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When Size Does Matter. Trends of SMEs Internationalization Strategies in Chinese Economy

Listed author(s):
  • Andrea Pontiggia


    (Dept. of Management, Università Ca' Foscari Venice)

  • Tiziano Vescovi


    (Dept. of Management, Università Ca' Foscari Venice)

Registered author(s):

    The strategies of internationalization have been one of hottest topics in managerial literature in the last decade. Interestingly to notice how deep and unexpected changes have challenged the mainstream of international management theories. This paper illustrates a framework and some preliminary results aim to comprehend how and why MMNEs (Medium-size Multinational Entreprise) internationalization strategies deviate from the more established strategies of multinational and global companies (MNC). We study a sample of Italian SMEs, analyzing the strategy choice and the governance models adopted in China businesses. Qualitative analysis highlights both the feasibility and sustainability of governance models (criteria and components) and forms (model execution and implementation). This paper investigates the specificities of SMEs: The adaptation process and, in some cases, the innovative governance forms analyzed in our sample of cases (described in the paper) are strongly affected by the following factors: first, the size does not fit the potential or actual dimension of market (size factor); Second, increasing difficulties to access to the countries? institutional externalities and strong reliance on the efficiency of markets in order to purchase product and services which they can not internalize (make or buy factor);. Third, negative effects of size preventing to reach arrangements with local and national government (government and local shareholders factor); Fourth, being part of the supply chain of larger firms (MNC) is a common entry mode in Chinese market. Last factor refers to the lack of resources (human, market and relational capital).

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    Paper provided by Department of Management, Università Ca' Foscari Venezia in its series Working Papers with number 28.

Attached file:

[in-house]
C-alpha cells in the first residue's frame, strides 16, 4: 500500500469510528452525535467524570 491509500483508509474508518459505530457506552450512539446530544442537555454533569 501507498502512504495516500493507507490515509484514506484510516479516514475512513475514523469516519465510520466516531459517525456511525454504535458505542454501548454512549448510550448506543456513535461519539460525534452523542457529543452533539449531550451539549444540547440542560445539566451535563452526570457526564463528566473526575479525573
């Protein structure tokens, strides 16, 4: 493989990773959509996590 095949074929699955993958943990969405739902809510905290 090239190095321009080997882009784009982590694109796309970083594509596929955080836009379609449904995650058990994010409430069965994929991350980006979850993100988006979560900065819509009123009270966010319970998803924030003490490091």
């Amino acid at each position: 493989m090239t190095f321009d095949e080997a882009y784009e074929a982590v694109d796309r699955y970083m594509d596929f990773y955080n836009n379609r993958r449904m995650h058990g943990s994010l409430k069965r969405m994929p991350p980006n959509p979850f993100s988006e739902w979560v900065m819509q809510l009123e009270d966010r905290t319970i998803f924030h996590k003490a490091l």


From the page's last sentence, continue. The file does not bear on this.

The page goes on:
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    Length: 29 pages
    Date of creation: Dec 2013
    Handle: RePEc:vnm:wpdman:64
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    1. Contractor, Farok J. & Kumar, Vikas & Kundu, Sumit K., 2007. "Nature of the relationship between international expansion and performance: The case of emerging market firms," Journal of World Business, Elsevier, vol. 42(4), pages 401-417, December.
    2. Farok J Contractor & Sumit K Kundu & Chin-Chun Hsu, 2003. "A three-stage theory of international expansion: the link between multinationality and performance in the service sector," Journal of International Business Studies, Palgrave Macmillan;Academy of International Business, vol. 34(1), pages 5-18, January.
    3. Liu, Xiaohui & Buck, Trevor, 2007. "Innovation performance and channels for international technology spillovers: Evidence from Chinese high-tech industries," Research Policy, Elsevier, vol. 36(3), pages 355-366, April.
    4. Zhou, Lianxi, 2007. "The effects of entrepreneurial proclivity and foreign market knowledge on early internationalization," Journal of World Business, Elsevier, vol. 42(3), pages 281-293, September.
    5. Knight, Gary A., 2001. "Entrepreneurship and strategy in the international SME," Journal of International Management, Elsevier, vol. 7(3), pages 155-171.
    6. Luo, Yadong & Sun, Jinyun & Wang, Stephanie Lu, 2011. "Comparative strategic management: An emergent field in international management," Journal of International Management, Elsevier, vol. 17(3), pages 190-200, September.
    7. Ram Mudambi & Pietro Navarra, 2004. "Is knowledge power? Knowledge flows, subsidiary power and rent-seeking within MNCs," Journal of International Business Studies, Palgrave Macmillan;Academy of International Business, vol. 35(5), pages 385-406, September.
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